Bible Note #14 — Luke 1:13: Of Prayer, Patience, and a Sovereign God
The archangel Gabriel says something strange to Zechariah here — something I’ve never really recognized as strange until I just read this passage again for the two-hundred-eighty-third time. Gabriel tells Zechariah that his prayer has been heard and, as a result, Elizabeth is going to have a child. I say this is strange, because in all my previous (apparently far too casual) readings of this passage, I have breezed along making the mindless assumption that Zechariah and Elizabeth have been praying and are continuing to pray that God will give them a child. That is, I have read this with the assumption that Gabriel is announcing the answer to an on-going and current prayer. But that is surely a wrong assumption. It can hardly be the case that now in their advanced old age, Zechariah and Elizabeth have continued to pray that they would conceive and bear a child. And Zechariah’s reaction to Gabriel’s announcement confirms the fact that the prayer for a child is no longer a current and active part of their prayers. He reacts with confusion and disbelief. They have long ago stopped praying for this thing whose time has surely now past.
And of course, why wouldn’t they have stopped praying for a child? Luke tells us that Zechariah and Elizabeth were both very old, the obvious implication being that Elizabeth was now well past menopause. (See Genesis 18:11 for nearly identical words used of Abraham and Sarah.)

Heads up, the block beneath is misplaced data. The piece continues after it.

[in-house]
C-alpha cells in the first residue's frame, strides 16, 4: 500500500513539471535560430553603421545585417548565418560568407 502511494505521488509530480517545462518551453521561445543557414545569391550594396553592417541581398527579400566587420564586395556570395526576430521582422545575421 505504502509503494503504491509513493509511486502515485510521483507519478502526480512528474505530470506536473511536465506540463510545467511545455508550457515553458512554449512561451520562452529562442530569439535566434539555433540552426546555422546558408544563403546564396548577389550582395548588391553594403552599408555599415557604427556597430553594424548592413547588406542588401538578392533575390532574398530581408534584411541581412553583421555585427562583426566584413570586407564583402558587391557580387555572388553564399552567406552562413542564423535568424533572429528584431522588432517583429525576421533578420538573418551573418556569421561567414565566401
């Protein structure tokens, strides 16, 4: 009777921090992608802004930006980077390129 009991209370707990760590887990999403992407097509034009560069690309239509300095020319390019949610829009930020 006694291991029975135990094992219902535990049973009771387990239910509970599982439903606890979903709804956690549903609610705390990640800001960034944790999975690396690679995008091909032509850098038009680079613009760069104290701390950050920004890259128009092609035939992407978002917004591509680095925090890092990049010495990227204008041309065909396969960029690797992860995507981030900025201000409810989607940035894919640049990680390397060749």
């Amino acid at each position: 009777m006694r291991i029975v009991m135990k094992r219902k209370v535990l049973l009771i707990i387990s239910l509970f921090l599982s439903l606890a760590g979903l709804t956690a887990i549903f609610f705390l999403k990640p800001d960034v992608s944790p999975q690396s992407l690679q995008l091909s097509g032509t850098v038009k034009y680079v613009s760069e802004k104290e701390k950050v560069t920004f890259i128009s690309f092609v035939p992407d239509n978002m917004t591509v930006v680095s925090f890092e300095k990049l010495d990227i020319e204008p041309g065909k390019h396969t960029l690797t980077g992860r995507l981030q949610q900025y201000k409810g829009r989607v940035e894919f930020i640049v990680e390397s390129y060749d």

When Gabriel said to him, “Your prayer has been heard,” Zechariah must have thought, “What prayer is that?” Once he realized which prayer Gabriel was referring to, he must have then thought, “But we long ago gave that prayer up.” That’s why he questions Gabriel about how such a thing could be possible. (Note to self and readers: one should probably never question an archangel’s credibility to his face.)
My conclusion is that Zechariah and Elizabeth stopped praying for pregnancy and the birth of a child when they realized that Elizabeth was no longer menstruating. Yet, here Gabriel speaks of the former prayer as though it was still current and on the table before God. And he does that, of course, because that was exactly the case. It would seem that in the context of prayer such notions as “past” and “present,” “current” and “former,” “possible” and “impossible” have very different meanings than we are accustomed to.